Back to work after long illness: ask the expert

I have been unable to work due to long-term illness.  I recently managed to complete an AMSPAR medical receptionist course, but due to lack of recent experience during the years of my illness I am finding it difficult to get a job.  I was considering a work from home job eg Arise. However, since it has been so long since I worked I do not have any CV. Could you advise me?

Congratulations on completing the AMSPAR medical receptionist course – it’s a well respected qualification.
Although it won’t make you feel any happier, your dilemma – no recent experience or work history due to long-term illness – is one that’s shared with very many other candidates.  So what’s the best way of overcoming this barrier?

I’d strongly recommend you seek temping posts where you can use your medical receptionist skills.  In practice, employers are often more willing to take on temps without recent work experience and / or with a past medical condition than they are permanent staff – it’s less of a risk for them.  OK, even temping jobs are in very short supply – however, if you actively self-market yourself with all local sources of employment (including the recruitment agencies) something suitable should come up.  You’ll need to be instantly available – when an employer hits a staff problem, they hope to get a replacement temp at an hour’s notice.

If you work as a temp, you’ll build up your self-confidence and knowledge of local employers along with your work history.  Make a point of noting down (eg in a handbag-sized book) everything you learn and can prove you’ve done on each assignment – future employers may need such skills.  Remember also that an employer who hires you as a temp may have permanent jobs to offer at some stage – make sure you check employee noticeboards, the intranet and the employer website to keep track of any potential oportunities.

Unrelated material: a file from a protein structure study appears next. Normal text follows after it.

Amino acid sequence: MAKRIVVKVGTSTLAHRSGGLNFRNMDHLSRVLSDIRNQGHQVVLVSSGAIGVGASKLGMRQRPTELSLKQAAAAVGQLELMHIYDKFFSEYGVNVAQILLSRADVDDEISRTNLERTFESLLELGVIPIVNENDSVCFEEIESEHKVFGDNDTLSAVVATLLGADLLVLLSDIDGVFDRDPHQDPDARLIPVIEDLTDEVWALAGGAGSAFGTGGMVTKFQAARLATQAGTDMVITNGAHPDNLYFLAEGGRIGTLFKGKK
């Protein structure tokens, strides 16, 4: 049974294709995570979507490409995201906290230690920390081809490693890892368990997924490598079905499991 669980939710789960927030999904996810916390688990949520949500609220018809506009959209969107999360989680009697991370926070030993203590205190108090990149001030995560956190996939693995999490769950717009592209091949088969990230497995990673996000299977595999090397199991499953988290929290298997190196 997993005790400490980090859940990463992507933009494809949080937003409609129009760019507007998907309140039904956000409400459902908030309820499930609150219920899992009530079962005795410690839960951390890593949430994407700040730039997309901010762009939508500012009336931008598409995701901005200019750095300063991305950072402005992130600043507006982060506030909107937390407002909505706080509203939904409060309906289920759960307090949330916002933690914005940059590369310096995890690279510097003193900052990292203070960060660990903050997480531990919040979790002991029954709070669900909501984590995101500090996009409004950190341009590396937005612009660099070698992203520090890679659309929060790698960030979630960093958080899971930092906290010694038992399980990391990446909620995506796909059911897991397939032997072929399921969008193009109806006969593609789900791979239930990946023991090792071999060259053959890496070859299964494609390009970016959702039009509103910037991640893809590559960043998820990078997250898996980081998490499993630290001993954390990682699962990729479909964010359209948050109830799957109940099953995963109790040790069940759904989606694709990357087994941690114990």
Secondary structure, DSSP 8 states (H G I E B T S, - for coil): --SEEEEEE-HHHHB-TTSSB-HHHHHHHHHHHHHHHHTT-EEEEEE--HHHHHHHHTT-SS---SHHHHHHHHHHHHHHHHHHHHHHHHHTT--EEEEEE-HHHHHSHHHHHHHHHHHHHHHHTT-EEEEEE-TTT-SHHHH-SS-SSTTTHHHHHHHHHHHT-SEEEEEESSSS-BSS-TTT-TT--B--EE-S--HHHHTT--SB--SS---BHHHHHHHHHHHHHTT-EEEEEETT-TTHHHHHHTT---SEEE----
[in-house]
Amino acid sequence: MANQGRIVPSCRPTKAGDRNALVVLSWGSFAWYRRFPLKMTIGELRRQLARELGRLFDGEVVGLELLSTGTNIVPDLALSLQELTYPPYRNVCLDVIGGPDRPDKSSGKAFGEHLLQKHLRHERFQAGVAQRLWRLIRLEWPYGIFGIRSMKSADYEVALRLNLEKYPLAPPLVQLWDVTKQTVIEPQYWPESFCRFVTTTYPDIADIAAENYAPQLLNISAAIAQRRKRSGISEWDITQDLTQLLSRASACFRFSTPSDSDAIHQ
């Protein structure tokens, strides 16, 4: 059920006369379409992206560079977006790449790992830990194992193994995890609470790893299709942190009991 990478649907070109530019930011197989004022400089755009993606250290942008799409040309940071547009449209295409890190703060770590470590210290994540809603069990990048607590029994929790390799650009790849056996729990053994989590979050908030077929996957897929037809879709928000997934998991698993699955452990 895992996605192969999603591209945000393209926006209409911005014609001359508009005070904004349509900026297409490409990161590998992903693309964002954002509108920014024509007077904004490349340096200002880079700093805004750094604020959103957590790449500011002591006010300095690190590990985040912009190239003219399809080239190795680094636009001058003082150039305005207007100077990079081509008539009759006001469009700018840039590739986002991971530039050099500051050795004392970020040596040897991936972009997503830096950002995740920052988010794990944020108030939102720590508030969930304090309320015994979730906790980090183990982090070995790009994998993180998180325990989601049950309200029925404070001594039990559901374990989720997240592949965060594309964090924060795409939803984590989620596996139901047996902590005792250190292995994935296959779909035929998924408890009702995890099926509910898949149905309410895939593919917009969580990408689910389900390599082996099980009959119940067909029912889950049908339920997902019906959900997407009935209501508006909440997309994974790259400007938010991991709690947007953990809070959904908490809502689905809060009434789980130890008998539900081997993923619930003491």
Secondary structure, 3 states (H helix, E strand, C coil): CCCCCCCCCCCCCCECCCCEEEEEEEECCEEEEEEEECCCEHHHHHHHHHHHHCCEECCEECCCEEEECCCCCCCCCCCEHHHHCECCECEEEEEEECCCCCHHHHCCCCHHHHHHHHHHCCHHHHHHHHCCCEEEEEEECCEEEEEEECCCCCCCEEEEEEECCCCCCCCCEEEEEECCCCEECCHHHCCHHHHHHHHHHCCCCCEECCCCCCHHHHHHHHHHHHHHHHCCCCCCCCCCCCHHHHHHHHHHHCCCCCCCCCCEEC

Local receptionist posts are most likely to be held by local people – so let your friends and neighbours know you’re job hunting and want to hear of any temp or permanent vacancies likely to arise in the near future.

Although coverage throughout the UK is patchy, AMSPAR have many local branches.  Attend your most local branch and build up the contacts who could alert you to job opportunities.  The AMSPAR groups are generally friendly and welcoming – they also put on programmes that are useful for professional development.  Ask the AMSPAR members for advice on your CV and what to include – they’ll know, for example, which medical reception skills are in high demand and how to put over the key messages to medical employers.

You also need to speak to the people who taught your AMSPAR course and to AMSPAR HQ (see the website).  Do they have advice or contacts you could use in job search?

Are you in touch with your fellow students?  They may know about jobs they do not want (eg because the workplace is further away from their homes than they’d like) that would be suitable for you.

GOOD LUCK!





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